MY father was a lovely letter writer; he wrote family letters week in and week out that were informative, carried personal messages and generally kept family members up to date with each other.
They were not merely factual but were a joy to read. He ignored the typewriter and wrote in long-hand and produced letters that were a joy to behold for their penmanship.
Yes, there was an art in letter writing but sadly today much of it has been lost except to the few. It can still be nurtured even in this day and age of the wonders of technology and we can draw on examples from the past in books such as this which is subtitled The Lost Art of Letter-Writing.
The author introduces us to the letter, with advice and tips on writing letters and the various types of letters, she gives us a brief history of the postal system and then leads us through the etiquette we should observe in writing letters.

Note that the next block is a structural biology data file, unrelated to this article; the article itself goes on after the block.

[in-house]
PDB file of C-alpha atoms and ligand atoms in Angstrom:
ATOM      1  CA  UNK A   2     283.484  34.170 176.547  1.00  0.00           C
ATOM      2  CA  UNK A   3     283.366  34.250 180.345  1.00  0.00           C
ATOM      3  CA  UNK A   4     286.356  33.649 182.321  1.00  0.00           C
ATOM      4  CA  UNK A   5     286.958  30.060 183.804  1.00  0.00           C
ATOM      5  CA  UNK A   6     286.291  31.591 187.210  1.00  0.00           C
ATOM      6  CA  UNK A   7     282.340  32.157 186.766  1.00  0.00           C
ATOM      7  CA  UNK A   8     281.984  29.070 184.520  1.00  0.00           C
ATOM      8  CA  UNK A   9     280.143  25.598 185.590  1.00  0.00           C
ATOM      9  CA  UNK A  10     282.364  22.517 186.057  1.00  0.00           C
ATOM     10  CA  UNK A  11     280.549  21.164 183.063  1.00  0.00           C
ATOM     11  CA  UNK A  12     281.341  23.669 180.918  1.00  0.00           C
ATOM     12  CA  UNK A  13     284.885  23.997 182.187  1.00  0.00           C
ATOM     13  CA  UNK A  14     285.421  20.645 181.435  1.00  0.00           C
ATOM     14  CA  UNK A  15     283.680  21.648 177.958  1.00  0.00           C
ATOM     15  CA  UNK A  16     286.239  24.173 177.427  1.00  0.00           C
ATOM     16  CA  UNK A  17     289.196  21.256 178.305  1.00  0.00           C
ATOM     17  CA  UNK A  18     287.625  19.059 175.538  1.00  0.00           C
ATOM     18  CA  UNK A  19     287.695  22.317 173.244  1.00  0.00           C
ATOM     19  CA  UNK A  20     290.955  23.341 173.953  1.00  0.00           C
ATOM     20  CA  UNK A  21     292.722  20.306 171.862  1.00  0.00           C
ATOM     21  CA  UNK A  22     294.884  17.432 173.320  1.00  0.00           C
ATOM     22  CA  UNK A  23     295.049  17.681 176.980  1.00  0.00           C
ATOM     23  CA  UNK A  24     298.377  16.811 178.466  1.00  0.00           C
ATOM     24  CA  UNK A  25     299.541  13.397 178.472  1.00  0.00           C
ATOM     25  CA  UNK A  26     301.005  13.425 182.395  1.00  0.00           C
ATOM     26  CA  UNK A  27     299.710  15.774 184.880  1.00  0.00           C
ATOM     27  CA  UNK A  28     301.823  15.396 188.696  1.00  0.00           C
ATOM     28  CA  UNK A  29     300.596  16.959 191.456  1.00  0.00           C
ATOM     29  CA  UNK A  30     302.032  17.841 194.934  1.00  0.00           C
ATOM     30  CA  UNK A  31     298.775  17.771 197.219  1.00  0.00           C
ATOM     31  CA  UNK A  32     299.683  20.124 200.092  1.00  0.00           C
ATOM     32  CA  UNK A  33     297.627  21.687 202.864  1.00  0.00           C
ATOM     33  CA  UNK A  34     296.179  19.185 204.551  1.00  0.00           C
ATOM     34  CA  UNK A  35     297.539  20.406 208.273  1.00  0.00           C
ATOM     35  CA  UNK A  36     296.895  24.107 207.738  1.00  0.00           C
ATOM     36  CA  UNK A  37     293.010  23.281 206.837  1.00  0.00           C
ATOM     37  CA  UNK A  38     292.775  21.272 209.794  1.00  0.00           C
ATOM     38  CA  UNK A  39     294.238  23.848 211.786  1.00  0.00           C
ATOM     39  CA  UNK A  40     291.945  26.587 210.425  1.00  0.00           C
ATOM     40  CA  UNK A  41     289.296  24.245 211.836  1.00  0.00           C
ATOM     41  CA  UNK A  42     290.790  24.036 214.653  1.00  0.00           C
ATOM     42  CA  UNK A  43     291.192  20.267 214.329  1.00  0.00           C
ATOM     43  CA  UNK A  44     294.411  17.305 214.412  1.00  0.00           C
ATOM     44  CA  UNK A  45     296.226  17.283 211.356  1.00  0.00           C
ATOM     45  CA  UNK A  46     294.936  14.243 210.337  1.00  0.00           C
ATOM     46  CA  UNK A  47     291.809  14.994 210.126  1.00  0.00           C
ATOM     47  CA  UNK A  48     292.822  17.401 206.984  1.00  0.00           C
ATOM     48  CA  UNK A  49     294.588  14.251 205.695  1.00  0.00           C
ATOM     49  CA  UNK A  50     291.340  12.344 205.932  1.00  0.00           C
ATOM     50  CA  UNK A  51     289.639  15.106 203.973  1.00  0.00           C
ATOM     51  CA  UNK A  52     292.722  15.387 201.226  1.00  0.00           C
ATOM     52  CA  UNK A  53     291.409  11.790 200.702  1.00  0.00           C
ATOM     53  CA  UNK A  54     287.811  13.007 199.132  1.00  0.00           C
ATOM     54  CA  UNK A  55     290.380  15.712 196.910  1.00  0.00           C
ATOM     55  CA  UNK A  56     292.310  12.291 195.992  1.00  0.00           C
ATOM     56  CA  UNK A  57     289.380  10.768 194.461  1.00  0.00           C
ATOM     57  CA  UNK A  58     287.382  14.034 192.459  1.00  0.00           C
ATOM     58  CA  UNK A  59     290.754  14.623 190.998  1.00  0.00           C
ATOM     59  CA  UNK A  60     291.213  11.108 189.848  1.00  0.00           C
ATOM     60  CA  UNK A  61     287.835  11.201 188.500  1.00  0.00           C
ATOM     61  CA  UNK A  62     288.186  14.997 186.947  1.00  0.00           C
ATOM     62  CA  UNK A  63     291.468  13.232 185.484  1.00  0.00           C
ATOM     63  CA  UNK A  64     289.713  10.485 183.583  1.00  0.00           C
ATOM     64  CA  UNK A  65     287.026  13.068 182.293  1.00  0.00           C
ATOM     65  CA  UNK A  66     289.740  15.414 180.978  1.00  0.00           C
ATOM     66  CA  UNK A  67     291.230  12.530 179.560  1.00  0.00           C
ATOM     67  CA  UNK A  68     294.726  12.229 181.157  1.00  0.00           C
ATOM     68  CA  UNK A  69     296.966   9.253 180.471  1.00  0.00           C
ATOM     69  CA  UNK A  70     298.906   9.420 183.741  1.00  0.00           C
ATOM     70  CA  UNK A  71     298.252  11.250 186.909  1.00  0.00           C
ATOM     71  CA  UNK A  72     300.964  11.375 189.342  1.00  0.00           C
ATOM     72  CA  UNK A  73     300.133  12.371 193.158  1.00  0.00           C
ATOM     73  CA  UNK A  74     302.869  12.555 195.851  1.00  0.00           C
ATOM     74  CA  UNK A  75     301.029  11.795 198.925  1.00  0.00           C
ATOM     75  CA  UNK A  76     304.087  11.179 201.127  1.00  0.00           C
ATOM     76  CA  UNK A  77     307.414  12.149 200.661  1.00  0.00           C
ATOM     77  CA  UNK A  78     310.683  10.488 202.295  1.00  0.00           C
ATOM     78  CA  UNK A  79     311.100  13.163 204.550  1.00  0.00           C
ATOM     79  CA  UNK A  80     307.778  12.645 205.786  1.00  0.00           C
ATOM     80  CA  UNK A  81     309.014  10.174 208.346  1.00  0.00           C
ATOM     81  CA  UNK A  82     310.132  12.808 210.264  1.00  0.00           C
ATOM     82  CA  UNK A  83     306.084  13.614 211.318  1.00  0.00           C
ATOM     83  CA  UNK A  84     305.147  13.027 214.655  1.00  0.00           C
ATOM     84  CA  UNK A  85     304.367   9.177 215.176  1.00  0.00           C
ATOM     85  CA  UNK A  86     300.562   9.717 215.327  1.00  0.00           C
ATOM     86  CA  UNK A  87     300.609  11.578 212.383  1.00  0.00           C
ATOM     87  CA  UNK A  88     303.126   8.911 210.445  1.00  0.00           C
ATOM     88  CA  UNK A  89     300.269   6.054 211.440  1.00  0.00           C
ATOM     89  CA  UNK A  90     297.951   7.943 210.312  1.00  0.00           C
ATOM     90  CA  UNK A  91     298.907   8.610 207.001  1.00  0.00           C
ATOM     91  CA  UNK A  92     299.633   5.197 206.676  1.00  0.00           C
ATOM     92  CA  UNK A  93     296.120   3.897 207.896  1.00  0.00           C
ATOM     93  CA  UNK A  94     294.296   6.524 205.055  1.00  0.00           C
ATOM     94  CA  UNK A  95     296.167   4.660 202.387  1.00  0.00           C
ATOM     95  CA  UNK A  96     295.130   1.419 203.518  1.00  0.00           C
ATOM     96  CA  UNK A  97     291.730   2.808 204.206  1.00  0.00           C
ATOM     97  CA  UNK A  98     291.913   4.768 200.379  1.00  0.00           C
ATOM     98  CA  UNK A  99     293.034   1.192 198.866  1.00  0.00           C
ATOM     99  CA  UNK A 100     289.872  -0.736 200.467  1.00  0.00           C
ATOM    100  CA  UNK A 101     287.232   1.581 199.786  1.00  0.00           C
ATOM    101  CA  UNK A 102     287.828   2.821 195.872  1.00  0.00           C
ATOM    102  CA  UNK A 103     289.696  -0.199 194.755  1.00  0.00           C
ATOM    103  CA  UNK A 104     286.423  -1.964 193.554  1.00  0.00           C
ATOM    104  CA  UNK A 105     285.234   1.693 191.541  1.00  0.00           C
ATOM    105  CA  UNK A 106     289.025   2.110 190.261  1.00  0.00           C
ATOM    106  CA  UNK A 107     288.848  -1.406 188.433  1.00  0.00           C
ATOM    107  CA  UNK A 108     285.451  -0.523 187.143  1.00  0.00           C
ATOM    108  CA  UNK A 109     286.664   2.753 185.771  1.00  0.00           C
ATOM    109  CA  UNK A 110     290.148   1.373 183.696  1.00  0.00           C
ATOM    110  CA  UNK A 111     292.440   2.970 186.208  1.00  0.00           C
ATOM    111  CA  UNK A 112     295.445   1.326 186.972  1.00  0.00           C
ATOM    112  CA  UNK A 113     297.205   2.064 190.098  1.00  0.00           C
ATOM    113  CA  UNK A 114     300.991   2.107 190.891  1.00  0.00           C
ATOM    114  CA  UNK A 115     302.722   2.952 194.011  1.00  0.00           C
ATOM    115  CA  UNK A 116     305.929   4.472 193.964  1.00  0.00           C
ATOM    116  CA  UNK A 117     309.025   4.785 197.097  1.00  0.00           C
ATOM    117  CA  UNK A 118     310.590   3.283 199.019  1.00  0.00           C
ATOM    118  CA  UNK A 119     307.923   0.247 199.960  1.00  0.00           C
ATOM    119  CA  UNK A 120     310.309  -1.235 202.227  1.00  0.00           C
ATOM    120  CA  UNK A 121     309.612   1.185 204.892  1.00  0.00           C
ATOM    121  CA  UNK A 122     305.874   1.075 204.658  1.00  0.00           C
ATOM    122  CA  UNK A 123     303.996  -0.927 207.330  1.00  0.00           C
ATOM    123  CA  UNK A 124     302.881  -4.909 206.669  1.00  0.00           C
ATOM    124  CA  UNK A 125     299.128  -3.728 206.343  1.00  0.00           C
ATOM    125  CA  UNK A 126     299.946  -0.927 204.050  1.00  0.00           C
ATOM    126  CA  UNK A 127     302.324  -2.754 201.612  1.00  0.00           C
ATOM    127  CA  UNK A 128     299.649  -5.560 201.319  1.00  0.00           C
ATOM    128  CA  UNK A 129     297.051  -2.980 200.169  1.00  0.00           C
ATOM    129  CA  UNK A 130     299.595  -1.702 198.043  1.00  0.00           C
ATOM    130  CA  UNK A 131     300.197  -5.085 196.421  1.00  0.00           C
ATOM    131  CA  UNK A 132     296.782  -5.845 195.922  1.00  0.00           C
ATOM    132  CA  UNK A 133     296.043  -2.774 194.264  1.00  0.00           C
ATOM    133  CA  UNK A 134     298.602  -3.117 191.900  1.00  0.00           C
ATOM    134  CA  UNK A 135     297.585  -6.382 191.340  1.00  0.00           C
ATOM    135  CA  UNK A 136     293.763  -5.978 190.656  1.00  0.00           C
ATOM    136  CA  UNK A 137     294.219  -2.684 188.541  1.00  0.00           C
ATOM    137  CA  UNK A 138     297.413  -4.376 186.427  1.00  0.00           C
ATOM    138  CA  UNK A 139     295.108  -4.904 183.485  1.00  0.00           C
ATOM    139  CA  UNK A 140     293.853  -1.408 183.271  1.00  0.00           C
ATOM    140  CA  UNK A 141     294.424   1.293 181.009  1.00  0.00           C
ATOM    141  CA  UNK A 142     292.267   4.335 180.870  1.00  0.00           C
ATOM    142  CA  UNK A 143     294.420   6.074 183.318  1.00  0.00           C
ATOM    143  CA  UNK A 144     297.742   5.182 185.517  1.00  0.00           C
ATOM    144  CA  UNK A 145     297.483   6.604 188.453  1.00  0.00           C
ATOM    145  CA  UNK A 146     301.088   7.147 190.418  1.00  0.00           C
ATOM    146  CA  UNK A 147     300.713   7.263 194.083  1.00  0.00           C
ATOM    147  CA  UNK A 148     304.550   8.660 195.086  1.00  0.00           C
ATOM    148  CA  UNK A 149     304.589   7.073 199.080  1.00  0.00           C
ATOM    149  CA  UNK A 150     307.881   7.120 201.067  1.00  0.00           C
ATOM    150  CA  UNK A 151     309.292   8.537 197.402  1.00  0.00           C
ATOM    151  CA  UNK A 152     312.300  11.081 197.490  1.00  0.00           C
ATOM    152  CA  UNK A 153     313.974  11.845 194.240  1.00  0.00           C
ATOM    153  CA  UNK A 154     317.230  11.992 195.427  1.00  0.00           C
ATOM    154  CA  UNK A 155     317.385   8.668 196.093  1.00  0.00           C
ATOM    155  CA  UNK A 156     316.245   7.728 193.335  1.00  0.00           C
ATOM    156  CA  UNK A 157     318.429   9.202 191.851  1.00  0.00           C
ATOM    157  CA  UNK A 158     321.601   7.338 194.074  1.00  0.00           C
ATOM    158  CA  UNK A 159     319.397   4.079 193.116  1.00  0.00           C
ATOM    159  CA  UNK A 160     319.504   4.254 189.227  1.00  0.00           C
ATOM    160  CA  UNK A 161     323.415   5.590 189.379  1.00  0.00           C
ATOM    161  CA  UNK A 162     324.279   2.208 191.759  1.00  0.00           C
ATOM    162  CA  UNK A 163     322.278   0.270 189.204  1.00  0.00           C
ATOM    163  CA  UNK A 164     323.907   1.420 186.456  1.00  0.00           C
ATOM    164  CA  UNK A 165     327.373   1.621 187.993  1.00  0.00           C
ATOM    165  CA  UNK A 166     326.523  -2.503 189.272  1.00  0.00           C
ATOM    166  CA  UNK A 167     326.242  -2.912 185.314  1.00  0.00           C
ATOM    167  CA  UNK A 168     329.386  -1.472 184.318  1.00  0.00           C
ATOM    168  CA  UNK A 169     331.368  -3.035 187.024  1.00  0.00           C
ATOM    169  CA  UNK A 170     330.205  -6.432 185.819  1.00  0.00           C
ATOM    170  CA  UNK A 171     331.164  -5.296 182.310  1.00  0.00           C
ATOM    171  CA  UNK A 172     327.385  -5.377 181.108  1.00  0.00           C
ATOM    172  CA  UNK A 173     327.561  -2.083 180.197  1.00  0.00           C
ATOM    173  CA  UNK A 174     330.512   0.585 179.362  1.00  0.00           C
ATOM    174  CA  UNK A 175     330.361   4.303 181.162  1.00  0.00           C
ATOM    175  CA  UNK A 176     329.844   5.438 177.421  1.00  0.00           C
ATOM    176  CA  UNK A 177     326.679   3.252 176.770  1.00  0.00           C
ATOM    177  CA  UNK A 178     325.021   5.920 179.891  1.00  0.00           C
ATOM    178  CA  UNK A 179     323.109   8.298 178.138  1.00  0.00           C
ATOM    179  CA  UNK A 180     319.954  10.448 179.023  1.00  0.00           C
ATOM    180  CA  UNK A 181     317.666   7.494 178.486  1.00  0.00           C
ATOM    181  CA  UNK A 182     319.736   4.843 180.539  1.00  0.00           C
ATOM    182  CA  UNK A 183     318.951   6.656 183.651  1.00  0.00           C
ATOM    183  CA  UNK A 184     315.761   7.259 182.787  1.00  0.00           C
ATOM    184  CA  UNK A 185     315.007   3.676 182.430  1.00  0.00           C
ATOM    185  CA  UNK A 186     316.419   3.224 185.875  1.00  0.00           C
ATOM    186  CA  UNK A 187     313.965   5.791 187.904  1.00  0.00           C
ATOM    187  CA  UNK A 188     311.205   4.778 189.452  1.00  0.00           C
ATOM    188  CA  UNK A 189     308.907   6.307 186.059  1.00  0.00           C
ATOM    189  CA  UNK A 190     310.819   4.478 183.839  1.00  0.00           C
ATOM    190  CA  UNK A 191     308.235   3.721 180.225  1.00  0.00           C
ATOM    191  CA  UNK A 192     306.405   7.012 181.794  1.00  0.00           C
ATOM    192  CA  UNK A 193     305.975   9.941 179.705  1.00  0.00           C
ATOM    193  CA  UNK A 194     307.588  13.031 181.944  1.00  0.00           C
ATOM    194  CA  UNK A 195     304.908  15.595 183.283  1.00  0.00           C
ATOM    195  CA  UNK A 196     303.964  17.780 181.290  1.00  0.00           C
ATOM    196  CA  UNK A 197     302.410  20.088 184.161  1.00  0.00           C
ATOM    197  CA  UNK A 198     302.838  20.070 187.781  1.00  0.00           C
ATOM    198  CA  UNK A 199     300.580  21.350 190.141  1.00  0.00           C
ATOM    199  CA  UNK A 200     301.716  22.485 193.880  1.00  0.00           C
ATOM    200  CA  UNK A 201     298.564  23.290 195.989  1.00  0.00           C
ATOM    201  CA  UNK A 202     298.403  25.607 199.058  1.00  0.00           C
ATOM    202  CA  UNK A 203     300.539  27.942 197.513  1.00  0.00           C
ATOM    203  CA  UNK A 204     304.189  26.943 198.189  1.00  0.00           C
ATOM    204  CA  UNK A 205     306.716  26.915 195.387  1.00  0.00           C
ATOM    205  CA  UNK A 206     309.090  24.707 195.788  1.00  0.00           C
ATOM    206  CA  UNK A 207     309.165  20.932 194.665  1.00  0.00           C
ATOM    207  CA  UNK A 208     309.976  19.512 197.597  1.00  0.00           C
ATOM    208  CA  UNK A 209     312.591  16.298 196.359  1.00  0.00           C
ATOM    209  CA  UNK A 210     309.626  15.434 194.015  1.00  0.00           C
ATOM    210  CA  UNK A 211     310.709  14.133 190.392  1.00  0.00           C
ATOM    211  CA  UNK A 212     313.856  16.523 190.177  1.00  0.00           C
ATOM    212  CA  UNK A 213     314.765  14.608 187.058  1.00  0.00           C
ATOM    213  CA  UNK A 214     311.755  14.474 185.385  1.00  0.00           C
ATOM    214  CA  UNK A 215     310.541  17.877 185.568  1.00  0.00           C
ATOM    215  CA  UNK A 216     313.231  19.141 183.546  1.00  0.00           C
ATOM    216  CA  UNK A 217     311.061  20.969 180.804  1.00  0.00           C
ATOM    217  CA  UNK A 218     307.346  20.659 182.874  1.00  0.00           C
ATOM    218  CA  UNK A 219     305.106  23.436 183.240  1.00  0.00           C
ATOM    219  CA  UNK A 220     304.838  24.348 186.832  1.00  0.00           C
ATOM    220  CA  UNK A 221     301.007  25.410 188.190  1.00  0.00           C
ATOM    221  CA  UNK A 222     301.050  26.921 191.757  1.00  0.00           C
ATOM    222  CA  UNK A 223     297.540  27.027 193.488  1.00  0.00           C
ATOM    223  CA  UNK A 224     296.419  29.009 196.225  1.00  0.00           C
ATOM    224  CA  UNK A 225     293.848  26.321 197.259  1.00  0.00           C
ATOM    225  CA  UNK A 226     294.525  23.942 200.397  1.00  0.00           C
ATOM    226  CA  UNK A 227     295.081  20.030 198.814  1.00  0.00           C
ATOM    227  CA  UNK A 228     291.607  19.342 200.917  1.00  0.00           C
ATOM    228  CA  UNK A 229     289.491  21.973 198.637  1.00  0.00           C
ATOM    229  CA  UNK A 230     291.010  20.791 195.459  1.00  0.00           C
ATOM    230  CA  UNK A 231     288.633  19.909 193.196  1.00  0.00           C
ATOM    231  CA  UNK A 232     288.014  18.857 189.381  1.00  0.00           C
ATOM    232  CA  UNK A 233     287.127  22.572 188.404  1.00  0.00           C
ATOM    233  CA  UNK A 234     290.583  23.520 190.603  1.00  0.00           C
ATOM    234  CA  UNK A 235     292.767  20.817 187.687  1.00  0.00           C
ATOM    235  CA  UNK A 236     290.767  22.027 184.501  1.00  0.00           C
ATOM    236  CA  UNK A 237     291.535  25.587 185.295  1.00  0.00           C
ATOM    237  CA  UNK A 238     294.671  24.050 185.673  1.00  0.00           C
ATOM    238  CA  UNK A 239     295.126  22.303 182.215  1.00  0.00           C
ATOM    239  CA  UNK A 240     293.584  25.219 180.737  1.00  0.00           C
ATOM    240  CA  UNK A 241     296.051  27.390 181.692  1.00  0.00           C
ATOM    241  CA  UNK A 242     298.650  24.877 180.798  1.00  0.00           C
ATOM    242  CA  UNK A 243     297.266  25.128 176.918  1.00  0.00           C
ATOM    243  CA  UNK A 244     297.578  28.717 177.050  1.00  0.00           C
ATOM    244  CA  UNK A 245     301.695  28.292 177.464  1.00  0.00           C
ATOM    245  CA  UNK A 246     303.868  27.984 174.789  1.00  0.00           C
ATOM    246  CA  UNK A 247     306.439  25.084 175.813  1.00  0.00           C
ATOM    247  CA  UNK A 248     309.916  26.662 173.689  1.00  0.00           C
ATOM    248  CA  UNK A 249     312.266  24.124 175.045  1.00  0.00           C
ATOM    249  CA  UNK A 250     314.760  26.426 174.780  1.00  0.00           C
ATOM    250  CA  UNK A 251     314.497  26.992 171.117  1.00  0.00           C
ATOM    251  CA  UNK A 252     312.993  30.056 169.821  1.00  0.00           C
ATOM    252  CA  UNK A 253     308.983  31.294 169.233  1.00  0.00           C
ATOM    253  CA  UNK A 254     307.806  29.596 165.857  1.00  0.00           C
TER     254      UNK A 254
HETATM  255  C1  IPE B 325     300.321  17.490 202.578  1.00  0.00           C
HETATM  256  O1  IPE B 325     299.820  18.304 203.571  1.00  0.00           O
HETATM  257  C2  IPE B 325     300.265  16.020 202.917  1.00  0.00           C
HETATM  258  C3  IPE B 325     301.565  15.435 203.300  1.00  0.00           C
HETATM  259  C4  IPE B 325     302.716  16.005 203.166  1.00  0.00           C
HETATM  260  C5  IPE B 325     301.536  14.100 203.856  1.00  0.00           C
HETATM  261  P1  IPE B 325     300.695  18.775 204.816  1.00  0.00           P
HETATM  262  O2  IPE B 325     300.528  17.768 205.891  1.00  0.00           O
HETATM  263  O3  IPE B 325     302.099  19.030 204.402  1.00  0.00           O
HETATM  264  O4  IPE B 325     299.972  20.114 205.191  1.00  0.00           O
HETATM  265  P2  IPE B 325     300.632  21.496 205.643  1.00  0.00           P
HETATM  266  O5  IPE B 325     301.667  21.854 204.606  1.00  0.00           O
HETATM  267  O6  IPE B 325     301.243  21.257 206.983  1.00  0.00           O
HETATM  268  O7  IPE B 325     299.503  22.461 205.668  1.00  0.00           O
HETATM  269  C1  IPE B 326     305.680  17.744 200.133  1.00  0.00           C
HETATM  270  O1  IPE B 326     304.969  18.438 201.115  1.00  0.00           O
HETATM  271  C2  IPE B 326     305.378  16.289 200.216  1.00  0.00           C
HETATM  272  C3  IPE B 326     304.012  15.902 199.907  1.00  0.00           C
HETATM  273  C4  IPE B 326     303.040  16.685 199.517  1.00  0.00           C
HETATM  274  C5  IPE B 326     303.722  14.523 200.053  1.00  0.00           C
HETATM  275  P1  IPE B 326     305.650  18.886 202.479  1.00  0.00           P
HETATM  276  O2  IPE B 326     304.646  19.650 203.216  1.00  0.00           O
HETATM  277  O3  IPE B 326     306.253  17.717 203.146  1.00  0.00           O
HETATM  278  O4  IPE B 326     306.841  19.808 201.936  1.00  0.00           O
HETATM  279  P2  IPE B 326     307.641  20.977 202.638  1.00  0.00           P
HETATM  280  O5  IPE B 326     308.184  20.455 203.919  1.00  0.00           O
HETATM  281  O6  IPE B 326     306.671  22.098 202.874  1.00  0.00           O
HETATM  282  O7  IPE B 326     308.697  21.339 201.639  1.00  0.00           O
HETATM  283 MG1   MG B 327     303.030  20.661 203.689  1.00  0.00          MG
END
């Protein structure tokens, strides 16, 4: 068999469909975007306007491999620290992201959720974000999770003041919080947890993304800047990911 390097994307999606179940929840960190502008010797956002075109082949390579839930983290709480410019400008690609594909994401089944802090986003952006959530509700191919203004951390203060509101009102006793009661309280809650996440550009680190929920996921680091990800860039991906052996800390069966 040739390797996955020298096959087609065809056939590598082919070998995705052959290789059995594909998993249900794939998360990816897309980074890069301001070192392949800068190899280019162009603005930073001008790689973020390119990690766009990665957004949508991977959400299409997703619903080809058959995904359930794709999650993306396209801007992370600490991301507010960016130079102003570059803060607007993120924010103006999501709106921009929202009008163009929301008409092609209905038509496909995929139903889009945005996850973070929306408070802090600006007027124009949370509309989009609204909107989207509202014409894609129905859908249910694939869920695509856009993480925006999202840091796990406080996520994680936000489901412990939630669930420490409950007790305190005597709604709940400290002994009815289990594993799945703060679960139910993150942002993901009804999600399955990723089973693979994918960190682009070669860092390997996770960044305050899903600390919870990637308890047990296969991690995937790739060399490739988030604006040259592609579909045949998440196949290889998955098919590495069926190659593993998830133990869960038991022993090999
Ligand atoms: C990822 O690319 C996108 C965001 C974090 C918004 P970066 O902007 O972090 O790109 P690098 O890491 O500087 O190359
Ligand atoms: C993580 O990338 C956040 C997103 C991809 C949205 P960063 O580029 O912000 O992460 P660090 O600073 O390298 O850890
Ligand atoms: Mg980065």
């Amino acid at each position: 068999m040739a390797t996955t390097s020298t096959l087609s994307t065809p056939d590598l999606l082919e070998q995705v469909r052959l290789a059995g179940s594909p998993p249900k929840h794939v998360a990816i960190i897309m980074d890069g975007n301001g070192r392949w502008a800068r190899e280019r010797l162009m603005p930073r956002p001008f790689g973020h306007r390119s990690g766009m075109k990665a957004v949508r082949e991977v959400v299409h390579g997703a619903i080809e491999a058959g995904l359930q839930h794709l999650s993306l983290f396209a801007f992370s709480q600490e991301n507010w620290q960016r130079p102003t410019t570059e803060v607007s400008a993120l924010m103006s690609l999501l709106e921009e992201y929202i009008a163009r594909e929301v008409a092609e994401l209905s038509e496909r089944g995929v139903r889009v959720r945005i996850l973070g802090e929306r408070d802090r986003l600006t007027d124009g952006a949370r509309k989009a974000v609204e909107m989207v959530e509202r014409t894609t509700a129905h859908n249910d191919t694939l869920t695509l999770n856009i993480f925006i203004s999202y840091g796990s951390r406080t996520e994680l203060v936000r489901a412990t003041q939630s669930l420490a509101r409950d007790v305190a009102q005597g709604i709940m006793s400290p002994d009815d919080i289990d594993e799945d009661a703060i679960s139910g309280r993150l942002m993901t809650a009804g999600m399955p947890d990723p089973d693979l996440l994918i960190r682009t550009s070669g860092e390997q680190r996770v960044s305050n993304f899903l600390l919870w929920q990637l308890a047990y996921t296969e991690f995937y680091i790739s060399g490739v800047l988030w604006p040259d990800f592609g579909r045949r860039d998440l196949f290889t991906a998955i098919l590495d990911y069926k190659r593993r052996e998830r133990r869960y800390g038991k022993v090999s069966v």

We are then treated to delightful examples of letter writing, covering letters written in wartime, love letters, letters saying goodbye, how they have been used in literature and so on.
This is a pleasant book to dip into and enjoy but it also has a practical purpose – to enable us once again to produce attractive, informative letters even if we use mechanical means.
I really should try to emulate my father’s letters to the family, though I could never match his penmanship – a pity, but the computer is so convenient.